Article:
United States District Court, W.D. Missouri, Central Division
JESSE L. COLBERT, Plaintiff,
NANCY A. BERRYHILL, Acting Commissioner of Social Security, Defendant.
ORDER AFFIRMING THE COMMISSIONER'S
KAYS, CHIEF JUDGE
Jesse L. Colbert (“Colbert”) petitions for review
of an adverse decision by Defendant, the Acting Commissioner
of Social Security (“Commissioner”). Colbert
applied for Social Security disability insurance benefits
under Title II of the Social Security Act (“the
Act”), 42 U.S.C. §§ 401-434, and for
supplemental security income under Title XVI of the Act, 42
U.S.C. §§ 1381 et seq. The Administrative
Law Judge (“ALJ”) found that Colbert could
perform other relevant work and was therefore not disabled.
carefully reviewing the record and the parties'
arguments, the Court finds the ALJ's opinion is supported
by substantial evidence on the record as a whole. The
Commissioner's decision is AFFIRMED.
and Factual Background
complete facts and arguments are presented in the
parties' briefs and are repeated here only to the extent
filed his application under Title II on May 17, 2013, and
under Title XVI on August 31, 2013. He alleges a disability
onset date of August 31, 2013. The Commissioner denied the
application at the initial claim level, and Colbert appealed
the denial to an ALJ. After a hearing, the ALJ denied
Colbert's claim on July 31, 2015, finding that he was not
disabled under the Act. The Appeals Council denied
Colbert's request for review on October 28, 2016. Colbert
has exhausted all administrative remedies and judicial review
is now appropriate under 42 U.S.C. § 405(g).
Commissioner follows a five-step sequential evaluation
process to determine whether a claimant is
disabled, that is, unable to engage in any substantial
gainful activity by reason of a medically determinable
impairment that has lasted or can be expected to last for a
continuous period of at least twelve months. 42 U.S.C. §
federal court's review of the Commissioner's decision
to deny disability benefits is limited to determining whether
the Commissioner's findings are supported by substantial
evidence on the record as a whole. Buckner v.
Astrue, 646 F.3d 549, 556 (8th Cir. 2011). Substantial
evidence is less than a preponderance, but enough evidence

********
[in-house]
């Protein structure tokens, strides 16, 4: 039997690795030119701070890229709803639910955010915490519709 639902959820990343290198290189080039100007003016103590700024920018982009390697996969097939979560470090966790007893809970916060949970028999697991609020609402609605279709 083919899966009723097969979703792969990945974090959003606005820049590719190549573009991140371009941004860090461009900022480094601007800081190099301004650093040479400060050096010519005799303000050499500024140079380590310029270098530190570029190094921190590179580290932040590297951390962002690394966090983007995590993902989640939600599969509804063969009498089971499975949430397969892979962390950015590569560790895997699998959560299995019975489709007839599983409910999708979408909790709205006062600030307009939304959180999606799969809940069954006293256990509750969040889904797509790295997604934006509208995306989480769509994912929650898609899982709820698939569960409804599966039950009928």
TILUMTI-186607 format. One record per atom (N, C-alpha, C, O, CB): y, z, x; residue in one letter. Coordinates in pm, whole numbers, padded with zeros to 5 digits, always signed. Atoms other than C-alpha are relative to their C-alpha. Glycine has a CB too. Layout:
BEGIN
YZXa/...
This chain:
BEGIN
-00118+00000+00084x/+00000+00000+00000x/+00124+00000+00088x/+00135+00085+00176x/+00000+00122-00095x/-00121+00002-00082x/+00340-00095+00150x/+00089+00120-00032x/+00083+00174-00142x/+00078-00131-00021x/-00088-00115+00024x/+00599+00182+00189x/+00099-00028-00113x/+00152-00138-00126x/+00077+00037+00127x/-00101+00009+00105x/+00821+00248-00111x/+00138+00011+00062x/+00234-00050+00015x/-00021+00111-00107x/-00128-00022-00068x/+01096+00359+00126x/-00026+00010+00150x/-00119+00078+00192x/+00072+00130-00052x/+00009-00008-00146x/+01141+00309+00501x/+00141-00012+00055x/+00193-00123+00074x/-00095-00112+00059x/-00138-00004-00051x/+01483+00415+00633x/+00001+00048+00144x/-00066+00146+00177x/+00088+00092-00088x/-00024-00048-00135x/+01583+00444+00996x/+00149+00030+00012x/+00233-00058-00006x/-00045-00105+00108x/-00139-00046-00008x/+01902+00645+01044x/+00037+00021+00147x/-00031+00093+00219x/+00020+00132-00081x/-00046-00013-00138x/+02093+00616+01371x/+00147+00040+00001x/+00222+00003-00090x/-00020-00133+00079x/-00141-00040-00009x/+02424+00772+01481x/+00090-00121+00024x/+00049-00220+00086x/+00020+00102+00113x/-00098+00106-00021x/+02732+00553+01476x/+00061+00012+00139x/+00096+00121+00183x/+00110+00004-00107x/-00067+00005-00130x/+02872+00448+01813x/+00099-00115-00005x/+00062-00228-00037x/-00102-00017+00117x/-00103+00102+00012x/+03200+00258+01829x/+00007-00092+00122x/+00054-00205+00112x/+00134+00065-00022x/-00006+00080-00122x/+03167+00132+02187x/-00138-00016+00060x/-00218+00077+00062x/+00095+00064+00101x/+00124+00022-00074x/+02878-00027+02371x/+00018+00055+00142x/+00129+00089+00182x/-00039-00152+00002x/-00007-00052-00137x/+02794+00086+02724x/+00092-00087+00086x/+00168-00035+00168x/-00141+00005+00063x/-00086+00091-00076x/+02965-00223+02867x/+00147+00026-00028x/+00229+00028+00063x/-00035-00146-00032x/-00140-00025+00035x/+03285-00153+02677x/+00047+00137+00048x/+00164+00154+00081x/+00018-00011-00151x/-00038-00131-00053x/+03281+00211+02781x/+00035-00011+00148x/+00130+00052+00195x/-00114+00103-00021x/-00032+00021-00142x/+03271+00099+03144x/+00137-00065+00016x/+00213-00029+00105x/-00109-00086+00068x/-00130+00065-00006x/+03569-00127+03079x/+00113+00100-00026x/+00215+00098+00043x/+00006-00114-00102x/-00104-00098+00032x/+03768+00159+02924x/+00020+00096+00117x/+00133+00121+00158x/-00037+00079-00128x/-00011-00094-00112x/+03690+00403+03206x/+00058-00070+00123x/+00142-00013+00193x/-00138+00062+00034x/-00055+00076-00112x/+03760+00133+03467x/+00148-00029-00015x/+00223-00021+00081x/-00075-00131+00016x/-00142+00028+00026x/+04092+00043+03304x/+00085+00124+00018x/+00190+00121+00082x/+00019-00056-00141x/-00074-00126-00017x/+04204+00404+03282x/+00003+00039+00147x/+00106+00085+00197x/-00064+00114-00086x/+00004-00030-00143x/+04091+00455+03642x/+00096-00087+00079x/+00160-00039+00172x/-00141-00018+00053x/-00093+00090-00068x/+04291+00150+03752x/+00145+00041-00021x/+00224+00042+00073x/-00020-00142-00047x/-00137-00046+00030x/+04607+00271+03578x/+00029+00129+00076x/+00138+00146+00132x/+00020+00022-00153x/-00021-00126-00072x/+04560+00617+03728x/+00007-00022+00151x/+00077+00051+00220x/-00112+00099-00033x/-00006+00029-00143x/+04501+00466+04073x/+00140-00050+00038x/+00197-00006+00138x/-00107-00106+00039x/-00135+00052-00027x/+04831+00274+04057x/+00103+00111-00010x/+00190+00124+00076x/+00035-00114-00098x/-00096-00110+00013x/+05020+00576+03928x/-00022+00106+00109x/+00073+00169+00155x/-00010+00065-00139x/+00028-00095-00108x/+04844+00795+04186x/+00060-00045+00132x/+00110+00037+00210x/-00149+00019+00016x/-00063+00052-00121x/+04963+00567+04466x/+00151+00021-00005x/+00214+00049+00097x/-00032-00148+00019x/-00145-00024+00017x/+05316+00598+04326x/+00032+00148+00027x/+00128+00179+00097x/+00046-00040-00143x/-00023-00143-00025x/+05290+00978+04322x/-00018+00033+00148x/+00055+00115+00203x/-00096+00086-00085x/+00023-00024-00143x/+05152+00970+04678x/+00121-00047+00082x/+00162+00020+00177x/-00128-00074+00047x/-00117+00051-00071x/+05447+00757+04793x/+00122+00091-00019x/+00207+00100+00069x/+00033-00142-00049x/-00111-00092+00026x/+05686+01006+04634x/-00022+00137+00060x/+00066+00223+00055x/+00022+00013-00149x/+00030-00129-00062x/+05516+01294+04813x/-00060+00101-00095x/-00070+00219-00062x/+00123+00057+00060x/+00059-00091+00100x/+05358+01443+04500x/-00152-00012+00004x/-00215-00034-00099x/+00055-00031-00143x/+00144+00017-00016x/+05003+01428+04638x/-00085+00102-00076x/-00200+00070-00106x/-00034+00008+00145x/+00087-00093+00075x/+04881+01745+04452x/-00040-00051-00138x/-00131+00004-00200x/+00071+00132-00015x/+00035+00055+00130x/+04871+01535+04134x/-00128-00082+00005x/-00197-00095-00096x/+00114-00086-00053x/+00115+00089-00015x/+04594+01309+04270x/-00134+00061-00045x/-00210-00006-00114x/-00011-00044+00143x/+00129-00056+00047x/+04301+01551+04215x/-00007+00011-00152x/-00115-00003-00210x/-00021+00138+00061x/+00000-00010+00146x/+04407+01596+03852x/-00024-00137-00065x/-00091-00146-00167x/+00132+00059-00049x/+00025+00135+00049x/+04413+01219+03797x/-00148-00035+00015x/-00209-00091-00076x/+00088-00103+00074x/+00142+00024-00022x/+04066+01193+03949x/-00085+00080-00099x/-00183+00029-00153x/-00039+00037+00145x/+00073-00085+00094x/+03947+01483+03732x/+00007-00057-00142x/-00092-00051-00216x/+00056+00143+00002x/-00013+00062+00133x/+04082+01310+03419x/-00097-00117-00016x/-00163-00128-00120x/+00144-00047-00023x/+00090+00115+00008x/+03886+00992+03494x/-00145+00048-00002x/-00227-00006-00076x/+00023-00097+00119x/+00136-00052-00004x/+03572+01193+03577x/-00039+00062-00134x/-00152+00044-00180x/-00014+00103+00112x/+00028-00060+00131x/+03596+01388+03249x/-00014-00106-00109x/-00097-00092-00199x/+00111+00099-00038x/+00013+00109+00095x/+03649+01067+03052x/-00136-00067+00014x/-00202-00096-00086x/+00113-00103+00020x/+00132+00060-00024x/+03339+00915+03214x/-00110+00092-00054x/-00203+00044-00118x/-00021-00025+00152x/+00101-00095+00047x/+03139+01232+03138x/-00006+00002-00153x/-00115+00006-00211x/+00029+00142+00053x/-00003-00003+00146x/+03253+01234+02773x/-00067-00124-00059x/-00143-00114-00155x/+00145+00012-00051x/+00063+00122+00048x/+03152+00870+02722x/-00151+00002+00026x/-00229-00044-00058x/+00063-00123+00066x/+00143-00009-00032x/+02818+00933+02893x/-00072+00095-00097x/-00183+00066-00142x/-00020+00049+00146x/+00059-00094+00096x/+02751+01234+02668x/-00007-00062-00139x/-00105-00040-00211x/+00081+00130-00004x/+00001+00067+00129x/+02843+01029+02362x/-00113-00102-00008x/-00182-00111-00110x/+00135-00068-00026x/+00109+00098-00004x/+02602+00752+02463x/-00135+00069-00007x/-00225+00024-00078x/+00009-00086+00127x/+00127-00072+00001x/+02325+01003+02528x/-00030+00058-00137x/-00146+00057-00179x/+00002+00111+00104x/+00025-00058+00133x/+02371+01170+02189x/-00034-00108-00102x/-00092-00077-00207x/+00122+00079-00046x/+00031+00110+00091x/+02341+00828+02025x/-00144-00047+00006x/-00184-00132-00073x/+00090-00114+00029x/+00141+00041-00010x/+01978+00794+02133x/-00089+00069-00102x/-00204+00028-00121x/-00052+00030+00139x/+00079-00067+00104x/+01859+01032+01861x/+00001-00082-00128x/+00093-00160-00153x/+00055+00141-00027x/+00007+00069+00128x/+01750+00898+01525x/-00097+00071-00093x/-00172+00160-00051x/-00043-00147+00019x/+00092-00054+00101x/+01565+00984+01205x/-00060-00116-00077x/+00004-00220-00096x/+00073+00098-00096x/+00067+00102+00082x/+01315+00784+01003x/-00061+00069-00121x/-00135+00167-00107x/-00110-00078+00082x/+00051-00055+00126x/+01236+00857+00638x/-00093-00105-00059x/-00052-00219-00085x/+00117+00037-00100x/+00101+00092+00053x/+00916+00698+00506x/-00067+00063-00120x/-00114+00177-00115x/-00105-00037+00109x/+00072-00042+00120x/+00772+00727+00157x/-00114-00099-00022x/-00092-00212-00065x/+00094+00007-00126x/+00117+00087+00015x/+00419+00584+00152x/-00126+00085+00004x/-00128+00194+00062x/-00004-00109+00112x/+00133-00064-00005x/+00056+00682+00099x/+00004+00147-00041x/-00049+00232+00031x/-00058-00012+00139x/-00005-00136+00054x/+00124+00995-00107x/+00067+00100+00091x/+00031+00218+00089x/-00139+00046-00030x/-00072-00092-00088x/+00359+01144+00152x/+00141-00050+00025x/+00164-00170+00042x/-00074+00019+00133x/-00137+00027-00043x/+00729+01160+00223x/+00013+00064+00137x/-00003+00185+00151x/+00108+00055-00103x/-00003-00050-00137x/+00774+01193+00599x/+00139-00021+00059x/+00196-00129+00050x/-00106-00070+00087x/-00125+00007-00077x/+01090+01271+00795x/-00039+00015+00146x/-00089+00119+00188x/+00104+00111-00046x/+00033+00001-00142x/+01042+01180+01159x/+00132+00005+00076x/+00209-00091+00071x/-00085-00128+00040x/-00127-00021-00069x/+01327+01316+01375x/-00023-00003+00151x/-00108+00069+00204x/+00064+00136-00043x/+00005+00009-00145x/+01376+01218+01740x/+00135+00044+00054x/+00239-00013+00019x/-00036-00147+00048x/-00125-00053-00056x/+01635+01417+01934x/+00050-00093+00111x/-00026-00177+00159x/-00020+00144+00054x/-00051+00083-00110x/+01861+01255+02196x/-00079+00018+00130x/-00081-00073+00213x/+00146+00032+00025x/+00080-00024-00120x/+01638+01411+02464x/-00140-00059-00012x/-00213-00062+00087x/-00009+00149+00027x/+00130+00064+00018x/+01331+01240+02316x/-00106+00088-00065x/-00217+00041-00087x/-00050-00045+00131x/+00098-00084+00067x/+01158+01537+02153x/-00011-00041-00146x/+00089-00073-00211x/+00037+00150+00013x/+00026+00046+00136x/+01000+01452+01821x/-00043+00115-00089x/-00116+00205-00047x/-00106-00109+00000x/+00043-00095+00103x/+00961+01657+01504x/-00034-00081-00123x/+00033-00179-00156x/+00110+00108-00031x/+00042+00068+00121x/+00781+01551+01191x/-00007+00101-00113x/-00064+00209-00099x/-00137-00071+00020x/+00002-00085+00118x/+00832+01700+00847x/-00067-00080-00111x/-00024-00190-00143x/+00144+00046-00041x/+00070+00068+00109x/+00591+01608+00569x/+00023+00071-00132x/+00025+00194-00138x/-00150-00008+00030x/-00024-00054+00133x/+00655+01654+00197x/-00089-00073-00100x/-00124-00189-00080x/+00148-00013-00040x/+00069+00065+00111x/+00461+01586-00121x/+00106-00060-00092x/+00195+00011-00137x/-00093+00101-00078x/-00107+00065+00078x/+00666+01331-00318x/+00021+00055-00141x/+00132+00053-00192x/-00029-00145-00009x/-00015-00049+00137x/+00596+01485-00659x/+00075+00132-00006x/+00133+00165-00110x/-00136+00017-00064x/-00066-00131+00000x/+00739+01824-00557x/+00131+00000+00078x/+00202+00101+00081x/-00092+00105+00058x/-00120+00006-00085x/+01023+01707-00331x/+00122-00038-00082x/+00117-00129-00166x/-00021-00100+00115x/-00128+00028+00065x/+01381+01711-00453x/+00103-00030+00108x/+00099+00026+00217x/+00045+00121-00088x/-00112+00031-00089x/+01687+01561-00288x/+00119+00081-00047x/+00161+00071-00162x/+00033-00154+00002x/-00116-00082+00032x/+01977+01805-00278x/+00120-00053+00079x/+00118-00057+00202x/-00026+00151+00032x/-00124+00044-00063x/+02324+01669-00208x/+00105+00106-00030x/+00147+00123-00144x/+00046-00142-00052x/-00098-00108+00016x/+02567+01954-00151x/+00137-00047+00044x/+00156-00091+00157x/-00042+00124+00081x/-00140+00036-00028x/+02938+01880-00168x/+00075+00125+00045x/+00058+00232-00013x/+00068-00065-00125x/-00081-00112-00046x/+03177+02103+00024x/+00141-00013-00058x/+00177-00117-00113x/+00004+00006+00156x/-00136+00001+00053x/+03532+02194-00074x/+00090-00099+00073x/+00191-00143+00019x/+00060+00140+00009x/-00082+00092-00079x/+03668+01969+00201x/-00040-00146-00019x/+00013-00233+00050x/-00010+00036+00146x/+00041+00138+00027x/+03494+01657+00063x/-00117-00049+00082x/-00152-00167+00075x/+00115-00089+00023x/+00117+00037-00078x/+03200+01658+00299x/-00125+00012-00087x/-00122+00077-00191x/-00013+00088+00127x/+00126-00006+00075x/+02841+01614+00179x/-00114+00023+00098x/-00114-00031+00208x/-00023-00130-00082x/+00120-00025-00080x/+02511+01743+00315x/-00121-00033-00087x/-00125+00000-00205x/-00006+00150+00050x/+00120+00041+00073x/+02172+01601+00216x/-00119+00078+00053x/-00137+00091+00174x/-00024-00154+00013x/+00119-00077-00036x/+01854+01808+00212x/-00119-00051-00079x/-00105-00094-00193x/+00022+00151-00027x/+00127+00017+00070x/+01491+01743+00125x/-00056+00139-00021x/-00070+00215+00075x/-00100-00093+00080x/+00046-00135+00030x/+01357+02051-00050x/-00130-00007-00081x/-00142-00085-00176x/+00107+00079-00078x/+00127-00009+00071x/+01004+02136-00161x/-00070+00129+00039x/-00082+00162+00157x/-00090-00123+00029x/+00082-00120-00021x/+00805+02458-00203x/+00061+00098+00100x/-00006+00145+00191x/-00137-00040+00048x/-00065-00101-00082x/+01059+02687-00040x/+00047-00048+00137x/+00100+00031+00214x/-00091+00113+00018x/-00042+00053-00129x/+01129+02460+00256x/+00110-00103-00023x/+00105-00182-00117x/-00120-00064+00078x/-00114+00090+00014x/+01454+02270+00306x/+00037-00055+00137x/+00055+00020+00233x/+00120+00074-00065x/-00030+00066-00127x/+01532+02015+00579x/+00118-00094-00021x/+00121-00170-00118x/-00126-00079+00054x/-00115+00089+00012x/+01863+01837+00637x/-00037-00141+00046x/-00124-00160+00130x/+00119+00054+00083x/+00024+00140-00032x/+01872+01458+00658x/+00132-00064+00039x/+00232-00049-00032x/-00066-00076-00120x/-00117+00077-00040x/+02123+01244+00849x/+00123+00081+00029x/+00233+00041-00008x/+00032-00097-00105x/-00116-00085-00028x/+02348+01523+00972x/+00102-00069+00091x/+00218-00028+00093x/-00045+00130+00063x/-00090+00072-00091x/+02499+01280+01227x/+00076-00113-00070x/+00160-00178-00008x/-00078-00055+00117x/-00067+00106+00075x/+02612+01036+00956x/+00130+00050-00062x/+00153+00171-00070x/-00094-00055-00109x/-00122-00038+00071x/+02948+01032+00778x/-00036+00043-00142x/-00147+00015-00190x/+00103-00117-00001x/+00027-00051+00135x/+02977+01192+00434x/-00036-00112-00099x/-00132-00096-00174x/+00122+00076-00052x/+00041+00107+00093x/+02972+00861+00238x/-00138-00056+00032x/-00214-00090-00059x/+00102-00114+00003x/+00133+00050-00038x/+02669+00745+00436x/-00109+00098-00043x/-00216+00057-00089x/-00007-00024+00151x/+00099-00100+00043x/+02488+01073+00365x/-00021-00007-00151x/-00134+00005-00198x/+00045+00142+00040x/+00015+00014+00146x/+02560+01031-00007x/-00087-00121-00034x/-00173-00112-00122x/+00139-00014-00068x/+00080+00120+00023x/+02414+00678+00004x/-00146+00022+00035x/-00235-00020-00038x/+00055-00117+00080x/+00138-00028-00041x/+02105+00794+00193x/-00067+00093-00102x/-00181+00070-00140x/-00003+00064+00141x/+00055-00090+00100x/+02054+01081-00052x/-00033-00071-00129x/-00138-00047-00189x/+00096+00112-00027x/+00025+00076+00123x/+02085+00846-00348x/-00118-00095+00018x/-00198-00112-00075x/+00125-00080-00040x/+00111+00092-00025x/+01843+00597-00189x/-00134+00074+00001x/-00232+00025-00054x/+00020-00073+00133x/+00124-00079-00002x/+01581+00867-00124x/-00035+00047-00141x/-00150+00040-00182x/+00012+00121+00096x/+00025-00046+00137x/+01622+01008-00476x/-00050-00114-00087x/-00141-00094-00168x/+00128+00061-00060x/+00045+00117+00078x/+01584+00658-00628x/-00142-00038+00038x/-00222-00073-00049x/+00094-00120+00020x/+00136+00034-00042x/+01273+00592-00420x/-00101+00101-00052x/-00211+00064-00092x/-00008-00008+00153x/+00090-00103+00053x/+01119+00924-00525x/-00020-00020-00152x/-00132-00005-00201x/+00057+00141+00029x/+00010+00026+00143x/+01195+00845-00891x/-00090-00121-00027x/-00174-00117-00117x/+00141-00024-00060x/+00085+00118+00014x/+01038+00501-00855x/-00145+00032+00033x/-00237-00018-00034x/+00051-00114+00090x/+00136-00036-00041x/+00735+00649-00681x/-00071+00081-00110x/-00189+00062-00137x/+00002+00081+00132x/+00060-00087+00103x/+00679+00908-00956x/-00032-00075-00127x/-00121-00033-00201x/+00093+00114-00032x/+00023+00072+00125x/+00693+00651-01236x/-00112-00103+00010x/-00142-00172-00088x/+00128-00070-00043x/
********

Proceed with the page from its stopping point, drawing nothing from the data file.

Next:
that a reasonable mind would find it sufficient to support
the Commissioner's decision. Id. In making this
assessment, the court considers evidence that detracts from
the Commissioner's decision, as well as evidence that
supports it. McKinney v. Apfel, 228 F.3d 860, 863
(8th Cir. 2000). The court must “defer heavily”
to the Commissioner's findings and conclusions. Hurd
v. Astrue, 621 F.3d 734, 738 (8th Cir. 2010). The court
may reverse the Commissioner's decision only if it falls
outside of the available zone of choice, and a decision is
not outside this zone simply because the court might have
decided the case differently were it the initial finder of
fact. Buckner, 646 F.3d at 556.
argues that the ALJ erred: (1) at steps two and three by
failing to properly evaluate his diabetic peripheral
neuropathy, toxic myopathy, and global assessment of
functioning (“GAF”) scores, (2) at step four by
failing to properly evaluate the medical evidence, (3) at
step four by failing to properly evaluate his subjective
complaints, and (4) at step five by improperly relying on the
testimony of the vocational expert. After reviewing the
record and the applicable law, the Court finds these
arguments are without merit.
Substantial evidence supports the ALJ's evaluation of
Colbert's impairments at steps two and three.
argues that the ALJ improperly found that his diabetic
peripheral neuropathy and toxic myopathy were non-severe. The
ALJ evaluates whether the claimant's impairments are
severe at the second step of the sequential evaluation
process. 20 C.F.R. § 404.1520(a)(4)(ii). A severe
impairment significantly limits a claimant's ability to
do work-related activities. See Kirby v. Astrue, 500
F.3d 705, 707-08 (8th Cir. 2007). The impairment must also be
expected to result in death or have lasted-or be expected to
last-for a continuous period of at least 12 months. 20 C.F.R.
§ 404.1509. The severe impairment standard is not
onerous, but it is not toothless either. Kirby, 500
F.3d at 708. It is the claimant's burden to establish
severity. Id. at 707.
the ALJ found that Colbert's diagnosis with toxic
myopathy was a non-severe impairment. The record reveals that
on the date Colbert was diagnosed, his examinations were
normal and the physician did not prescribe any treatment for
the condition. R. at 341-42, 576-77. The fact that a claimant
was diagnosed with an impairment does not mean the impairment
is severe. See Buckner v. Astrue, 646 F.3d 549, 557
(8th Cir. 2011). As for Colbert's diabetic peripheral
neuropathy, the ALJ addressed this diagnosis while discussing
the RFC. R. at 35-36. The ALJ addressed Colbert's
diabetes and neuropathy as required by the applicable
regulations. See 20 C.F.R. §§ 404.1545(e),
416.945(e) (“[W]e will consider the limiting effects of
all your impairment(s), even those that are not severe, in
determining your residual functional capacity.”).
Therefore, because the ALJ addressed Colbert's diabetic
neuropathy at step four, the ALJ's failure to discuss it
at step two did not affect the outcome and is harmless error.
See Branch v. Colvin, No. 4:14-cv-1188, 2015 WL
5157752, at *15 (E.D. Mo. Sept. 2, 2015) (“For judicial
review of the denial of ...